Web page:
Mike J.
 

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Discussion Starter · #3 ·
Thanks for the response. One argument I would like to have is about the true 4 wheel drive cars, and that there aren't any. My wife has a Ford Expedition and it has true 4x4. I pulled someone out a couple years ago in deep sand on the Outer Banks and all 4 tires dug nice deep holes before the Jeep came out of the hole it dug itself. It was a high torque situation, and all 4 tires were turning together. I was impressed.
 

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So will the disco (spin all four if all four have equal traction), but if you had one side on ice and the other on pavement you will find that the 2 on ice will spin and not the two in pavement. To spin all four with different traction you would need diff-locks added (or an H1 with the torsion diffs or optional detroit lockers).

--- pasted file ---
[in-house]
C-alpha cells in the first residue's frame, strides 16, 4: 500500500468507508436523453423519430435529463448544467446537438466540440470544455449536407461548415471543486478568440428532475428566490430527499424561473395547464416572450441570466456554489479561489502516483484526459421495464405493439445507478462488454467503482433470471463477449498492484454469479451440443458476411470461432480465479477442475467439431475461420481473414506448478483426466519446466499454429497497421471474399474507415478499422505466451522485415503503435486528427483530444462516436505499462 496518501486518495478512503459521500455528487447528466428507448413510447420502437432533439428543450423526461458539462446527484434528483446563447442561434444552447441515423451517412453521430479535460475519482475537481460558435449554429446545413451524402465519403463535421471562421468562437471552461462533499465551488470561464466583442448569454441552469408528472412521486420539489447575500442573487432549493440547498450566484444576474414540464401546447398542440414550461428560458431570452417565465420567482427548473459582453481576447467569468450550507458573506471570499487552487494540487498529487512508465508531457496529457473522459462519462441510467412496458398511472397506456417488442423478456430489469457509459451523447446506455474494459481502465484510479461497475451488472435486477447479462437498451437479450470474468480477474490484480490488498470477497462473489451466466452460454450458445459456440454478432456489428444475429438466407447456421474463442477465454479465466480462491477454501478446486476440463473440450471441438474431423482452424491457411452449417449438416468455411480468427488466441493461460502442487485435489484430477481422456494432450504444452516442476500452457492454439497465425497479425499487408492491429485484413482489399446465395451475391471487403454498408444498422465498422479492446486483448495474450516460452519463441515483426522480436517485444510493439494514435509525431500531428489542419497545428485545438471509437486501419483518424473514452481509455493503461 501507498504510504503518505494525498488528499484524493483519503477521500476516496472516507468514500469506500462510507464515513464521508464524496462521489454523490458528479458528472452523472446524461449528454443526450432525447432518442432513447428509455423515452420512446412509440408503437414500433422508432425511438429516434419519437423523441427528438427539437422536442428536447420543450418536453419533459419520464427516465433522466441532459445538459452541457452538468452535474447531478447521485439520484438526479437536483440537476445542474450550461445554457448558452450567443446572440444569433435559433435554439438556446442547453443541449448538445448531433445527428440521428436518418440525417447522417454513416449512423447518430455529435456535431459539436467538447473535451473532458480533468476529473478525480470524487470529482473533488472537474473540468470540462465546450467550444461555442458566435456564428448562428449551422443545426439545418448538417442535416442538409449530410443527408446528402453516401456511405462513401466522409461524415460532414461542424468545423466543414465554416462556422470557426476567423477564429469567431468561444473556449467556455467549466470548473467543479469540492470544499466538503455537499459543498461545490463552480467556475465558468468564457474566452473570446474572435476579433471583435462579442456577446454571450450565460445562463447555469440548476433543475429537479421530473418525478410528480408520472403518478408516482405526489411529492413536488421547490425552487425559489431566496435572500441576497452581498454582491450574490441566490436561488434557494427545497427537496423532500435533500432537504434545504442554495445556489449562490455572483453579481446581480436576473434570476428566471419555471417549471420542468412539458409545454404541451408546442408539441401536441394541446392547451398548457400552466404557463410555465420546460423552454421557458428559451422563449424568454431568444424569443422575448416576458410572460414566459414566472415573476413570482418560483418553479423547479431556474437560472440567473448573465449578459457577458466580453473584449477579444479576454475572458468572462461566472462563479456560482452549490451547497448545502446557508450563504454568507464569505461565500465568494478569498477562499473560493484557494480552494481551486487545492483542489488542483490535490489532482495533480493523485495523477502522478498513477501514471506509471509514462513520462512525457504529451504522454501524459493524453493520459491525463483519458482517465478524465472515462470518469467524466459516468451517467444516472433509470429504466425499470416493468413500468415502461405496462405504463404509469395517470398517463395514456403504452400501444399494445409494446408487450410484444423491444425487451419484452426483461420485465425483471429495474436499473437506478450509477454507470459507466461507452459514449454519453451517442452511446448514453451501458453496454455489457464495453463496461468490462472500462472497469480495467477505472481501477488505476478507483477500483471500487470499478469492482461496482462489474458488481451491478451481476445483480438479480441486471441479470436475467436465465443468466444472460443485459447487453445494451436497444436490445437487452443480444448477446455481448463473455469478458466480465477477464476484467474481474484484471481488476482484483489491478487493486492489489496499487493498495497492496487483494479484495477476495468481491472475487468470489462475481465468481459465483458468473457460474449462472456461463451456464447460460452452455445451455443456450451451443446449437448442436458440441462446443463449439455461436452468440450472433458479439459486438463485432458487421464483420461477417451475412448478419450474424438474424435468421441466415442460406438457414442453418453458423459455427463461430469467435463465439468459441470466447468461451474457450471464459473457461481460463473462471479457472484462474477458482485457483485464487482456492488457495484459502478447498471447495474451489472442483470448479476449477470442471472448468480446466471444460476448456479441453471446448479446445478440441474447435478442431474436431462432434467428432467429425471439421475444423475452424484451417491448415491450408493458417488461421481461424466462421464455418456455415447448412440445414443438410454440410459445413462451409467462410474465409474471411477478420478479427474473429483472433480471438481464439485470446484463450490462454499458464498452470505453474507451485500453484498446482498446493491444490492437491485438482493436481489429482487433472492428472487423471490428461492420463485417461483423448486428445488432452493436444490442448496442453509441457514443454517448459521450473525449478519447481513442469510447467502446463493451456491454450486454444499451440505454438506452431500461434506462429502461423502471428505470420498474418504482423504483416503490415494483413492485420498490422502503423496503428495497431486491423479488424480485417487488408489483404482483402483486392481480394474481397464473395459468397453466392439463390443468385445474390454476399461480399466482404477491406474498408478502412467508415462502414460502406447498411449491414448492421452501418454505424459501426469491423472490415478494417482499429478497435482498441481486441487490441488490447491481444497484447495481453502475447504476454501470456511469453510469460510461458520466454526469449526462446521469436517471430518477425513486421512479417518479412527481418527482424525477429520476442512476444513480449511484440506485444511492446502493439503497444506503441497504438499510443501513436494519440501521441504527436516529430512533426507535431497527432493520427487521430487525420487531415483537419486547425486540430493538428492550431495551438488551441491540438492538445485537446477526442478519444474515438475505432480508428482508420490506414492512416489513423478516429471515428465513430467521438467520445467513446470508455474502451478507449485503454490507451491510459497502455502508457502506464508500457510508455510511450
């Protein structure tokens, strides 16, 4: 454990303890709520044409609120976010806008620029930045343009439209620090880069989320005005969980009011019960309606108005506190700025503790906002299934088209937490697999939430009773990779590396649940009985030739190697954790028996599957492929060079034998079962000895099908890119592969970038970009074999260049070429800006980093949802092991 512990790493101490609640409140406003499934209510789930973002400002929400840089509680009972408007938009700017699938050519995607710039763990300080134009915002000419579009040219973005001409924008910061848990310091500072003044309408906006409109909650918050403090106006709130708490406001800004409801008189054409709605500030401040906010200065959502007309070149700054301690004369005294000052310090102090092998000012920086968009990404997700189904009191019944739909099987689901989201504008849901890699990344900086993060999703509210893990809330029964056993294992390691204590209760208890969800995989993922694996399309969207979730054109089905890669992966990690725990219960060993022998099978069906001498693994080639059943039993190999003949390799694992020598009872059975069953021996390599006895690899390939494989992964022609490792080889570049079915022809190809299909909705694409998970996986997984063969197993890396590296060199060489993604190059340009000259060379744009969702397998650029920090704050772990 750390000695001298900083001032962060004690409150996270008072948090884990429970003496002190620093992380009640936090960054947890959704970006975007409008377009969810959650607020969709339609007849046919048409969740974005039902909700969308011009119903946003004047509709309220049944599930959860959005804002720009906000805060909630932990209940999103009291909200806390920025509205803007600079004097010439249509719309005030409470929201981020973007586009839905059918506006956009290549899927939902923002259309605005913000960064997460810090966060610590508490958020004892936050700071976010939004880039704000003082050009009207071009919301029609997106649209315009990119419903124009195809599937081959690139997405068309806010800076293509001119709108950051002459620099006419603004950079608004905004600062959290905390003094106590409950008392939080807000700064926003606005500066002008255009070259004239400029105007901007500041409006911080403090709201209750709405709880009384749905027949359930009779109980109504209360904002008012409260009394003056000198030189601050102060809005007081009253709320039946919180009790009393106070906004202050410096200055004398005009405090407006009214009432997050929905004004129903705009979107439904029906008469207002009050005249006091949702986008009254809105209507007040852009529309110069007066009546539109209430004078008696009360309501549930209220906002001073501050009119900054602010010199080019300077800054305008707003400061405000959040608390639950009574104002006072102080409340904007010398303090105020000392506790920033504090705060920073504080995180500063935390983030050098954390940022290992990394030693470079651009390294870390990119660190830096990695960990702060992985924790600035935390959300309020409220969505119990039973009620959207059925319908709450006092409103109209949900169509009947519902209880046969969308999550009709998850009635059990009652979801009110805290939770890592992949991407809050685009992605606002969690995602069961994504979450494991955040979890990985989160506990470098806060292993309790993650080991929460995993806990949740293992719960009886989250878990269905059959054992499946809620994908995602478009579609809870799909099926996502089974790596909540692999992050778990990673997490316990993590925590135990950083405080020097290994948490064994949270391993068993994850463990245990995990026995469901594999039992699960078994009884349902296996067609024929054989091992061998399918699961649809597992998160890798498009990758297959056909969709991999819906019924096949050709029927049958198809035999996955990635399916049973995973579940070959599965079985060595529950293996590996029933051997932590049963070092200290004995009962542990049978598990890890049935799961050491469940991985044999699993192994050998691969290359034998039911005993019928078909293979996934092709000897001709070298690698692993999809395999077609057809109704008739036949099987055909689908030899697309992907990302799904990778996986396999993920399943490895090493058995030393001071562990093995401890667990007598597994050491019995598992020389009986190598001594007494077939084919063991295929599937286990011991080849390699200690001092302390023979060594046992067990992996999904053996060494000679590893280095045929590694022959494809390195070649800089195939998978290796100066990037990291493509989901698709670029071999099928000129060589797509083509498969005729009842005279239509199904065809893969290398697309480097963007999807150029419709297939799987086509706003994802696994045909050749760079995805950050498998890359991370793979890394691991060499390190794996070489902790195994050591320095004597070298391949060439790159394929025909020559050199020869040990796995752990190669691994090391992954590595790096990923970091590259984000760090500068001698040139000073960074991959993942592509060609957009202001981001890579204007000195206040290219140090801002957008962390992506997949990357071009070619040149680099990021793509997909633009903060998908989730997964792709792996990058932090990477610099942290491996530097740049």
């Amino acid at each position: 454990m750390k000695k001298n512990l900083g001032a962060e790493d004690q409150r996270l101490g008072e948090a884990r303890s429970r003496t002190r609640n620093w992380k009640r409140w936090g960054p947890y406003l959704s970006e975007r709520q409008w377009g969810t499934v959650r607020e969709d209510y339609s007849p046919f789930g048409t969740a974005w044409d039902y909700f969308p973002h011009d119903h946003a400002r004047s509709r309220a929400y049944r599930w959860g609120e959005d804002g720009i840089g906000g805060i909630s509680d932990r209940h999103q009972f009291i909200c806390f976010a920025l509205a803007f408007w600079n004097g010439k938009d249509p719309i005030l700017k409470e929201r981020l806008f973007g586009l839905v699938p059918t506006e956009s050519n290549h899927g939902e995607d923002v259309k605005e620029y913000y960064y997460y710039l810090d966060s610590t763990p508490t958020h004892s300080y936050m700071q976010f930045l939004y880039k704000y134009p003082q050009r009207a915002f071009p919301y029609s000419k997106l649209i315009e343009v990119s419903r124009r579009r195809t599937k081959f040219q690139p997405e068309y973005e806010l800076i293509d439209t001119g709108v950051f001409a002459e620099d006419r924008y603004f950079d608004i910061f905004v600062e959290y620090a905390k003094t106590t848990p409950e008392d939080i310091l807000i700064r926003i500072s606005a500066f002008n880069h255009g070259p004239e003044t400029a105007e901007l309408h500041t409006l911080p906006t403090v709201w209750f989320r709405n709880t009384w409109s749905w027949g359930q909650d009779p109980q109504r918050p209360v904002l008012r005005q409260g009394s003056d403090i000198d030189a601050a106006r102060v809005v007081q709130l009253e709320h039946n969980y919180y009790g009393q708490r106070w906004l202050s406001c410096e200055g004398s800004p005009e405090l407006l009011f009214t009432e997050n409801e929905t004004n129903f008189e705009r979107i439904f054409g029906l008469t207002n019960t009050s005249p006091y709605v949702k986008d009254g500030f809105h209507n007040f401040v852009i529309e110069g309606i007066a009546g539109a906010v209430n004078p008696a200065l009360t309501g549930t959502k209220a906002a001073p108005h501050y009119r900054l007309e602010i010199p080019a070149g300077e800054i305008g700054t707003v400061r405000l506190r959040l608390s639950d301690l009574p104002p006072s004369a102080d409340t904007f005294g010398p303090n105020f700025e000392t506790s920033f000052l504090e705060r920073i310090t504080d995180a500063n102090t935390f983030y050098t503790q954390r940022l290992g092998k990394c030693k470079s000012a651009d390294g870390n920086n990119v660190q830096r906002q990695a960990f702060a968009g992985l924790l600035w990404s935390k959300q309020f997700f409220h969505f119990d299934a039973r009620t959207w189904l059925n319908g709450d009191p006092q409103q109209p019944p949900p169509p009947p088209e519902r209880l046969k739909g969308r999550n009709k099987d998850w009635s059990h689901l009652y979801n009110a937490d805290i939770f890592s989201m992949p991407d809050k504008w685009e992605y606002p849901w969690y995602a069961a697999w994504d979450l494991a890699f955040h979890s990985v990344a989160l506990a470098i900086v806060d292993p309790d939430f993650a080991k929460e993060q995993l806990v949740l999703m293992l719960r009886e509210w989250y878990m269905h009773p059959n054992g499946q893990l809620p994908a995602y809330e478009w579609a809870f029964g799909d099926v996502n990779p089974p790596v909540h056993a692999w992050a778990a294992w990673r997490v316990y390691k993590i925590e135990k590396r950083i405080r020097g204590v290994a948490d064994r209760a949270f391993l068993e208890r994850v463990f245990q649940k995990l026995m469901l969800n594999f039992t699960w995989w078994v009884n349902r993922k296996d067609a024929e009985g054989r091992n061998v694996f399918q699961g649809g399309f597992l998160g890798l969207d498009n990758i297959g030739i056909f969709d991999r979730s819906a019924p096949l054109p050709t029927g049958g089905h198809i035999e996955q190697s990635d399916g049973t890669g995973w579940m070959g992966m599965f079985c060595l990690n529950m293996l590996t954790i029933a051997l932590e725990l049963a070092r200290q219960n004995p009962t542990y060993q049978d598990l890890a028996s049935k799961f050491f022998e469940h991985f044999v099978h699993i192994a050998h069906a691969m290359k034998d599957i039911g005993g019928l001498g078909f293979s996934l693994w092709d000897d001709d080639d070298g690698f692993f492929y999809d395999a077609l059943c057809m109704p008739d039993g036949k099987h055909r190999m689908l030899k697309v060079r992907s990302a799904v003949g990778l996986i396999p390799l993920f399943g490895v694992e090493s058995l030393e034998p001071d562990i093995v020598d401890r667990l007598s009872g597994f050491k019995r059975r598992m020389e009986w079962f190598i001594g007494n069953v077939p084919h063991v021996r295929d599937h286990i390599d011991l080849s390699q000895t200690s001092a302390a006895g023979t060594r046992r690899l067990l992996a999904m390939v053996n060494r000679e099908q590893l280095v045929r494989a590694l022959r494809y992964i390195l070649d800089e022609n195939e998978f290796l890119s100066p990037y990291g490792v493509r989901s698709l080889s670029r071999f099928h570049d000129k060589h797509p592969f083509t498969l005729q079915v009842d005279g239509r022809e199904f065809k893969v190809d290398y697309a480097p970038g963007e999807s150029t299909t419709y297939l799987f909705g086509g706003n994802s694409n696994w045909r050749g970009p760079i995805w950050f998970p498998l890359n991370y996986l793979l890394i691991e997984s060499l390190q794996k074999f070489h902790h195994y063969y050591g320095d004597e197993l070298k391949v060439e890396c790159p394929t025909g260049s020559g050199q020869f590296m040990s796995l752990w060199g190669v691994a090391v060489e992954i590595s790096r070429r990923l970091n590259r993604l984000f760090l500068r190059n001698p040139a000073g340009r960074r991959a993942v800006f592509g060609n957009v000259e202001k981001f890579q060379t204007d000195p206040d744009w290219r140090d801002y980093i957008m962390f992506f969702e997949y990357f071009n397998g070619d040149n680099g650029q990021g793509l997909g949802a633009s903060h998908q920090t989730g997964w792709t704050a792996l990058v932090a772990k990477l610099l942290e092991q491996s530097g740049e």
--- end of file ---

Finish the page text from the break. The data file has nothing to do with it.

Be impressed anyway, not many are impressed with exploders.
 

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The Expedition probably has limited slip which will spread the traction around some but not evenly, just as the newer Discos with electronic traction control, but it is not spread equally to all wheels.
Only lockers can spread it equally.

Parthog, Discos don't spread it equally, if they have ETC the pass the power from front to rear and from left to right by the ABS restricting the spin on a spinning wheel. It works, and depending on the ABS sensors you may only have traction on one wheel.
Mike J.